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RE: Nice work, mate.
I like how you referred this as a "chatline" (really, at times it seems that way, doesn't it?) and like even more the new nickname you gave me!
I guess it all depends (here we go again...). Certainly 5k race pace has always been referred by many experts as "gentle" speed work. However, again, it all dependds on the individual and situation. I found out myself that I actually DO need to sharpen up somewhat before I even think about "speed". I can (or could, I should say) cut down 5k time trial times by 2 minutes once I start doing sharpening. So first of all, I would gladly buy the "effort" for 5k but I would NOT buy into 5k race pace simply because mine would vary a lot.
I've read it somewhere that someone once referred all these initial "speed" work as "slightly faster than your regular long run" and I think that should be about right particularly if you're not used to speed training like come high school or college kids; or if you completely devote yourself to "aerobic" running and more even so if you live in a flat area.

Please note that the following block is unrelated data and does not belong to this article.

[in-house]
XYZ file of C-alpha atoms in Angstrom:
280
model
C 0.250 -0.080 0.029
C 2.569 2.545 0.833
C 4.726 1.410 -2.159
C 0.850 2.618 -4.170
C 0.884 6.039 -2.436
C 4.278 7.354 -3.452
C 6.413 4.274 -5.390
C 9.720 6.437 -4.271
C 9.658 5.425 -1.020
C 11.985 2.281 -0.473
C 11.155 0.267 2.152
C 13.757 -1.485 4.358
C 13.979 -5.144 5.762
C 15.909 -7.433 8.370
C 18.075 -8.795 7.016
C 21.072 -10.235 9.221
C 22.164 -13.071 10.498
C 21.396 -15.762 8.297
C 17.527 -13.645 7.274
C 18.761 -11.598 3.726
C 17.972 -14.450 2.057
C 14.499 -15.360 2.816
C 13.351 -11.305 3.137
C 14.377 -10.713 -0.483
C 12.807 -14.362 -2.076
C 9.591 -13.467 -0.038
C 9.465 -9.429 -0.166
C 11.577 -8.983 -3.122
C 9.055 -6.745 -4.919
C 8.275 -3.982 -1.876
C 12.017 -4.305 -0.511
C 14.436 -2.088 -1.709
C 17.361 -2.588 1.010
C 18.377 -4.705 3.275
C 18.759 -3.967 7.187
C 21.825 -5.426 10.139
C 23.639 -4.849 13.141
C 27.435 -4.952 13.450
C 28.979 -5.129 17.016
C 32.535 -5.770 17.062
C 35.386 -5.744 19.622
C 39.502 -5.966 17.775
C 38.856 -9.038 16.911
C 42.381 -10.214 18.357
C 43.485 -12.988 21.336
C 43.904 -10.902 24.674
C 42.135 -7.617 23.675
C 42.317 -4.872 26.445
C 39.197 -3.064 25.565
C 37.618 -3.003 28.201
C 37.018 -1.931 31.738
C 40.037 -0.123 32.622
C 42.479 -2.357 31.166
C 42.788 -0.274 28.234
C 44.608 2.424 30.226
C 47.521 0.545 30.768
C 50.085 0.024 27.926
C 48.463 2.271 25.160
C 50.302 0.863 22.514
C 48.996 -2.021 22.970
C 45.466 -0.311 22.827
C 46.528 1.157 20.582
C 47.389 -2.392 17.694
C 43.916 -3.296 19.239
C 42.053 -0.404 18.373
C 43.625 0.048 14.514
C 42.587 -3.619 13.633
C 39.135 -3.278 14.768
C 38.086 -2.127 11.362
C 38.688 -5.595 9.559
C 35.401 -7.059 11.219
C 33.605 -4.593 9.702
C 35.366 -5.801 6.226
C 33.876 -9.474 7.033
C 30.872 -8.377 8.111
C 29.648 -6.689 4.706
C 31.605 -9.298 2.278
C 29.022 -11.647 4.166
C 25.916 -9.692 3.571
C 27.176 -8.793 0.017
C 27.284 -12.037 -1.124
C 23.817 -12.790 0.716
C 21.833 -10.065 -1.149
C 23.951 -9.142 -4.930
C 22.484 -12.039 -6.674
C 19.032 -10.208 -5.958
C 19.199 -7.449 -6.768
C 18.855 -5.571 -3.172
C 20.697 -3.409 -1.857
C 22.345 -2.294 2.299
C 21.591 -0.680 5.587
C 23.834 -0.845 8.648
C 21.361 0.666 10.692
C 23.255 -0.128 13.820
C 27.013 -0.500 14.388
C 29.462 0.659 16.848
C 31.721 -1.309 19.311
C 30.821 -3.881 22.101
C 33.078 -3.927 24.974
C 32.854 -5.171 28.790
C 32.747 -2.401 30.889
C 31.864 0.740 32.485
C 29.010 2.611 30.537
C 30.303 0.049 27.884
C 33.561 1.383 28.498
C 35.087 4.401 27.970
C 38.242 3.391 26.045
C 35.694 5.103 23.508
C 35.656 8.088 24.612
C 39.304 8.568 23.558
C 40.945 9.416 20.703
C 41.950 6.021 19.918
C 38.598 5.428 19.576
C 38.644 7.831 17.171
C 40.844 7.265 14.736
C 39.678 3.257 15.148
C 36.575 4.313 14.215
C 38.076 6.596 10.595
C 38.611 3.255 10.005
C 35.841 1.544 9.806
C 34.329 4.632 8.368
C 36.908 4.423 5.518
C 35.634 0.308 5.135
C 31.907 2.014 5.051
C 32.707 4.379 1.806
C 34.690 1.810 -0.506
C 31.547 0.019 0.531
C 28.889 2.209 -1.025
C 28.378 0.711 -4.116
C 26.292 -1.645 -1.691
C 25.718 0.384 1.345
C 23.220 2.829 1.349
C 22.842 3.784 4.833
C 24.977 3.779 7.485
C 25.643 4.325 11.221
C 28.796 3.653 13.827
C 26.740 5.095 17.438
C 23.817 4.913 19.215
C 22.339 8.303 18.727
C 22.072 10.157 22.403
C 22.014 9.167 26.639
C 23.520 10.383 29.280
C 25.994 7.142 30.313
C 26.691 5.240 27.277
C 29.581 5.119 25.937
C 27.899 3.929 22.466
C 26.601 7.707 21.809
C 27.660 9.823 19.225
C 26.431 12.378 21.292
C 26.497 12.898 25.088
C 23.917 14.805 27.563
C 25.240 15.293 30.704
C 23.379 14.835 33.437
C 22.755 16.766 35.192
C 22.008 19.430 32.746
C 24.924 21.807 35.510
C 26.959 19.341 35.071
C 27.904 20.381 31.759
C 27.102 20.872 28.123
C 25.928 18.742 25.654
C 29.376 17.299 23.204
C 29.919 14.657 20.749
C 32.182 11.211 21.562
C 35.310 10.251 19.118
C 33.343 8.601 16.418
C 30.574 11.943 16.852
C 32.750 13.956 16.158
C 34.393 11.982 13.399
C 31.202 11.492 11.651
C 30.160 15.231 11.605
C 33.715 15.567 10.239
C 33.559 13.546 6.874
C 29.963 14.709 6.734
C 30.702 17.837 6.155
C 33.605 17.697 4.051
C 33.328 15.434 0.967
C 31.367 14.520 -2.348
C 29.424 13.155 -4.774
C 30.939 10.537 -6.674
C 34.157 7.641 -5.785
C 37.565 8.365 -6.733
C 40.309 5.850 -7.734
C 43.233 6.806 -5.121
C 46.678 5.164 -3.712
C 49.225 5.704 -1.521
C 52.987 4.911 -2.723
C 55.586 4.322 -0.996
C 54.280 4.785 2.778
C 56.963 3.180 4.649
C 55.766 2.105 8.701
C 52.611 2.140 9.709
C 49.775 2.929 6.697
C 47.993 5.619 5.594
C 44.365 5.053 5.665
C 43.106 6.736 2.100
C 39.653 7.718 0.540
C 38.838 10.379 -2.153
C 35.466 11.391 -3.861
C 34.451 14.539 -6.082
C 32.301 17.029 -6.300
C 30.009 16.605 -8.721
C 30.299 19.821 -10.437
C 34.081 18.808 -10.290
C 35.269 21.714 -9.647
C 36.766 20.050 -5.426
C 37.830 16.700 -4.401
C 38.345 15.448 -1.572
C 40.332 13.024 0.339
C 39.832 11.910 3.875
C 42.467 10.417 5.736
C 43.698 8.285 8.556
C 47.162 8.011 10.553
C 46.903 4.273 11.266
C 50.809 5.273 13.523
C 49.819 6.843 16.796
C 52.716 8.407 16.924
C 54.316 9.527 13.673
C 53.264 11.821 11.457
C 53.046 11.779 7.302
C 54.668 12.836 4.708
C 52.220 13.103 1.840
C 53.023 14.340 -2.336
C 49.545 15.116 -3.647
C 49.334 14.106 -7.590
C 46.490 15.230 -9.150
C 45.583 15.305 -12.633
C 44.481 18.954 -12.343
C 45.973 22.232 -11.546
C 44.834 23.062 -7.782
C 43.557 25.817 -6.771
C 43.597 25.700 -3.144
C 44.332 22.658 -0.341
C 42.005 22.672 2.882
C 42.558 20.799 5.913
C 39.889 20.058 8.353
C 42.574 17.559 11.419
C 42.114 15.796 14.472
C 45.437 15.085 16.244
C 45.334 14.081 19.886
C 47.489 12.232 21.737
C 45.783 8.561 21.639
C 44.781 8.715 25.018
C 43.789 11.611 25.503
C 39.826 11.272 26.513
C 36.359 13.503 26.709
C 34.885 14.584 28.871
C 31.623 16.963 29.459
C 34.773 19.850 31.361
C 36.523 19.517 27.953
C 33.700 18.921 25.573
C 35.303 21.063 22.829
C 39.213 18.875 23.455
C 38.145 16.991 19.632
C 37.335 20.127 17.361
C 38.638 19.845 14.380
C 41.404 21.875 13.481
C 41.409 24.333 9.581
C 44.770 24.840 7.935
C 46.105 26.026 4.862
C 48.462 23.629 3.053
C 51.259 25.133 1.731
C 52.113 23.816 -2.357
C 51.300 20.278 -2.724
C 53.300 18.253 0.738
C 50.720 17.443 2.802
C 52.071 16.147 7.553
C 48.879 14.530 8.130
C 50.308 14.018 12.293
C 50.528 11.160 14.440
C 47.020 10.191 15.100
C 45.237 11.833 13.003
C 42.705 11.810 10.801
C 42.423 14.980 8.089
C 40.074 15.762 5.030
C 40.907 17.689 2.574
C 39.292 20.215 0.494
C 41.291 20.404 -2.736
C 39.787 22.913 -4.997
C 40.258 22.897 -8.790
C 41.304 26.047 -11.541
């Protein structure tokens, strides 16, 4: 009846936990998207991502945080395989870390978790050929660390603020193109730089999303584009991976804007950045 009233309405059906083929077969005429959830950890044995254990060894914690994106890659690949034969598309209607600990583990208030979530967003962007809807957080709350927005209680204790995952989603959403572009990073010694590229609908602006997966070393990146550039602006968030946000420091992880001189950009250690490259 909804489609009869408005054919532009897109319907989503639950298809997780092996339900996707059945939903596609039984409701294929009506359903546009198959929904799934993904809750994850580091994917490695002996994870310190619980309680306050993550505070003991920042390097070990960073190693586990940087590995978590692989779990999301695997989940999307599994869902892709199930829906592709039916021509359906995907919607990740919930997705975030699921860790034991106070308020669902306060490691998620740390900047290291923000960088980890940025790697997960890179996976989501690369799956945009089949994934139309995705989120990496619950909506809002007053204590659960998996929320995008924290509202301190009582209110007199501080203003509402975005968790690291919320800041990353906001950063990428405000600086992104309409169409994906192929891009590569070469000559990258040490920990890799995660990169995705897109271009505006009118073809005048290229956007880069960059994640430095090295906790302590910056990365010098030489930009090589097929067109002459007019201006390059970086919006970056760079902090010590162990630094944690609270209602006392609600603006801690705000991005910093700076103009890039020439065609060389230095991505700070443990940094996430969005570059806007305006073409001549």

Bottom line, as HRE has described somewhere (could have been other thread), you're probably better off if you just disassociate yourself with any particular numbers (5k pace, 10k pace, whatever) and try to go with the effort. I also found out, in most cases with male runners, simply because of extra testastorone, even if you tell them to go at currect 5k pace (certainly with me!), you more often than not go slightly faster than that. "C'mon, we're only running 400m (or 200m or whatever), not the entire race! I should be able to blast away..." Here's the direct quote from Lydiard: "It's ALWAYS better to start out too slowly than too fast." This not only applys to aerobic running and/marathon conditioning training; but almost also always apply to other training as well.
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